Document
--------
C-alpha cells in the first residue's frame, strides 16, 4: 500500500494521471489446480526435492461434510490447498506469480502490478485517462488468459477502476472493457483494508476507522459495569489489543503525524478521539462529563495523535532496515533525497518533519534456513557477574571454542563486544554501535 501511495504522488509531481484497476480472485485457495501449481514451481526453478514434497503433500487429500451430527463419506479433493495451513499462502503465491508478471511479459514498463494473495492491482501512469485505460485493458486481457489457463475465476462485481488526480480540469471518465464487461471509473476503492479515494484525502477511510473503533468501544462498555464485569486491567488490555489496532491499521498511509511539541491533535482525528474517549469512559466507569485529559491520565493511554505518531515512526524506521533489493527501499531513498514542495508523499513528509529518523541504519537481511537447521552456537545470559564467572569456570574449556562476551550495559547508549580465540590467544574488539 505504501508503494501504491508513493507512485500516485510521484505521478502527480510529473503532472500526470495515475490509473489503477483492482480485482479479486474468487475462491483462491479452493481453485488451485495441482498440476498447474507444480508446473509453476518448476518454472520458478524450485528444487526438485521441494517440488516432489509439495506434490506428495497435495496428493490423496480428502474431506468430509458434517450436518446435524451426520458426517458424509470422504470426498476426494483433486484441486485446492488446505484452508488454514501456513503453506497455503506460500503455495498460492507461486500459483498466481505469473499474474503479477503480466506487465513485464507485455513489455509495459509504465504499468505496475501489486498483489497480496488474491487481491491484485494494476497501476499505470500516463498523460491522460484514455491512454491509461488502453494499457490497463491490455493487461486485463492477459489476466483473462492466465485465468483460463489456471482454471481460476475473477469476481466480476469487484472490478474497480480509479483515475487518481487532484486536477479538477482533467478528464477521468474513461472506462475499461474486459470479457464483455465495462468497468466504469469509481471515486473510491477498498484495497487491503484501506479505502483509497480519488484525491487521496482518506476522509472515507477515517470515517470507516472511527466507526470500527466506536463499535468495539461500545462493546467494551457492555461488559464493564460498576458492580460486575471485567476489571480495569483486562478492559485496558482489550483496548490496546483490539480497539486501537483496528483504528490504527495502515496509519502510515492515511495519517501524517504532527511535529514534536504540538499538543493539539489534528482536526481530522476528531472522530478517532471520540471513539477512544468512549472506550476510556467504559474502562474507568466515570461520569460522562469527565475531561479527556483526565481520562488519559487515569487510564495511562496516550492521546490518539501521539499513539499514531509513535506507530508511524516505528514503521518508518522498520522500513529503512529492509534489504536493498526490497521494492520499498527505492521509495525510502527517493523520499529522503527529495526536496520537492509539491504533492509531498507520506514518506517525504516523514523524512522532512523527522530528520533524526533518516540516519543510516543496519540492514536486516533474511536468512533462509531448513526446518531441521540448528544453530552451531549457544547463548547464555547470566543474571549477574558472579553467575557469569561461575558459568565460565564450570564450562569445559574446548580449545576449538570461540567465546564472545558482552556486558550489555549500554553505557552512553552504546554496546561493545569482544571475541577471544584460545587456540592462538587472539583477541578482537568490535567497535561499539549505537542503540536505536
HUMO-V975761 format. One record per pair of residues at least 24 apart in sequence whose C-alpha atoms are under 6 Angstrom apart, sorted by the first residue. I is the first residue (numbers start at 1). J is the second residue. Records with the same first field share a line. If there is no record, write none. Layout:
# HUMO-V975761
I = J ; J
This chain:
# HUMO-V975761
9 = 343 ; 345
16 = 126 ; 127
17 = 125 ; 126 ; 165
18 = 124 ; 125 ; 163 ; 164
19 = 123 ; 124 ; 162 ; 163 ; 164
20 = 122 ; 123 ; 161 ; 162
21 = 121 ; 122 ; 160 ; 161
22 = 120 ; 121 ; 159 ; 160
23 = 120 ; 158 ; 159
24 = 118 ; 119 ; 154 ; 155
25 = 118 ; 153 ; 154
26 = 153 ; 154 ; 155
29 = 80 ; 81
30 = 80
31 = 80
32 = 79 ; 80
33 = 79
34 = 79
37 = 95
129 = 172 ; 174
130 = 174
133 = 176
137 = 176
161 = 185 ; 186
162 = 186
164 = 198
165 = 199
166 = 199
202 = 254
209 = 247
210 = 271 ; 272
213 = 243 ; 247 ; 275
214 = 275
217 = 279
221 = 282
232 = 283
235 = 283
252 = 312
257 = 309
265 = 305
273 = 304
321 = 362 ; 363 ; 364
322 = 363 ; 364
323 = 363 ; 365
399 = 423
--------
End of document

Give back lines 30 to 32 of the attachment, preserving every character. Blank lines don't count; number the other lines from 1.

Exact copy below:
161 = 185 ; 186
162 = 186
164 = 198